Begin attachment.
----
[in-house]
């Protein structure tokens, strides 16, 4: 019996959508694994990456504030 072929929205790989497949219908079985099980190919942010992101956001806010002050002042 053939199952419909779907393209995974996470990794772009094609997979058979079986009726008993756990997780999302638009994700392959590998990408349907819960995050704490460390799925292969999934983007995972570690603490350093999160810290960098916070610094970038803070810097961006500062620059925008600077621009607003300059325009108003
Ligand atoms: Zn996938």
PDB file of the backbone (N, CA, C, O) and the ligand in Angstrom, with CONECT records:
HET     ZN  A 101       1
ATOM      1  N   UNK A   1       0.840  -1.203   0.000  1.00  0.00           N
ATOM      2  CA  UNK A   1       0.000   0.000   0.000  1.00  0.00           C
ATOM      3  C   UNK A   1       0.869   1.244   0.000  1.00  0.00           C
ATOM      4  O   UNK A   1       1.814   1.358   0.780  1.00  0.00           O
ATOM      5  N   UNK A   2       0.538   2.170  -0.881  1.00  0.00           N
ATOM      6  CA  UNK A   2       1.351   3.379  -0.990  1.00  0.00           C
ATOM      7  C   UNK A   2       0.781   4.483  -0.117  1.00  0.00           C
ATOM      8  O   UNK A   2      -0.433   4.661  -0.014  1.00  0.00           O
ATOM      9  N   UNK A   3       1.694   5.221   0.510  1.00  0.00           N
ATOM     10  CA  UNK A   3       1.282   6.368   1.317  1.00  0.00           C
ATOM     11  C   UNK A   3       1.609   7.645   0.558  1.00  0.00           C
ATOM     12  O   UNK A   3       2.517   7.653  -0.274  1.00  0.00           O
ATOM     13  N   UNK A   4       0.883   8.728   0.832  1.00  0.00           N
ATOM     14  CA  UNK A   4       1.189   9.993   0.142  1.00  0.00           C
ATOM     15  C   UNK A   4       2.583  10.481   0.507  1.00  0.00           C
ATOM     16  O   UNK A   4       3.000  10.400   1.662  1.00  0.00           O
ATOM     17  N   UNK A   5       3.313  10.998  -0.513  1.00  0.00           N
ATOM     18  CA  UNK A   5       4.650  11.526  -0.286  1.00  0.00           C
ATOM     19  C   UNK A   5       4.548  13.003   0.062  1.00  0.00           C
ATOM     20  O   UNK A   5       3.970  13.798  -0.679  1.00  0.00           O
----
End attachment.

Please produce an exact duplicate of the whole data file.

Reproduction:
[in-house]
């Protein structure tokens, strides 16, 4: 019996959508694994990456504030 072929929205790989497949219908079985099980190919942010992101956001806010002050002042 053939199952419909779907393209995974996470990794772009094609997979058979079986009726008993756990997780999302638009994700392959590998990408349907819960995050704490460390799925292969999934983007995972570690603490350093999160810290960098916070610094970038803070810097961006500062620059925008600077621009607003300059325009108003
Ligand atoms: Zn996938």
PDB file of the backbone (N, CA, C, O) and the ligand in Angstrom, with CONECT records:
HET     ZN  A 101       1
ATOM      1  N   UNK A   1       0.840  -1.203   0.000  1.00  0.00           N
ATOM      2  CA  UNK A   1       0.000   0.000   0.000  1.00  0.00           C
ATOM      3  C   UNK A   1       0.869   1.244   0.000  1.00  0.00           C
ATOM      4  O   UNK A   1       1.814   1.358   0.780  1.00  0.00           O
ATOM      5  N   UNK A   2       0.538   2.170  -0.881  1.00  0.00           N
ATOM      6  CA  UNK A   2       1.351   3.379  -0.990  1.00  0.00           C
ATOM      7  C   UNK A   2       0.781   4.483  -0.117  1.00  0.00           C
ATOM      8  O   UNK A   2      -0.433   4.661  -0.014  1.00  0.00           O
ATOM      9  N   UNK A   3       1.694   5.221   0.510  1.00  0.00           N
ATOM     10  CA  UNK A   3       1.282   6.368   1.317  1.00  0.00           C
ATOM     11  C   UNK A   3       1.609   7.645   0.558  1.00  0.00           C
ATOM     12  O   UNK A   3       2.517   7.653  -0.274  1.00  0.00           O
ATOM     13  N   UNK A   4       0.883   8.728   0.832  1.00  0.00           N
ATOM     14  CA  UNK A   4       1.189   9.993   0.142  1.00  0.00           C
ATOM     15  C   UNK A   4       2.583  10.481   0.507  1.00  0.00           C
ATOM     16  O   UNK A   4       3.000  10.400   1.662  1.00  0.00           O
ATOM     17  N   UNK A   5       3.313  10.998  -0.513  1.00  0.00           N
ATOM     18  CA  UNK A   5       4.650  11.526  -0.286  1.00  0.00           C
ATOM     19  C   UNK A   5       4.548  13.003   0.062  1.00  0.00           C
ATOM     20  O   UNK A   5       3.970  13.798  -0.679  1.00  0.00           O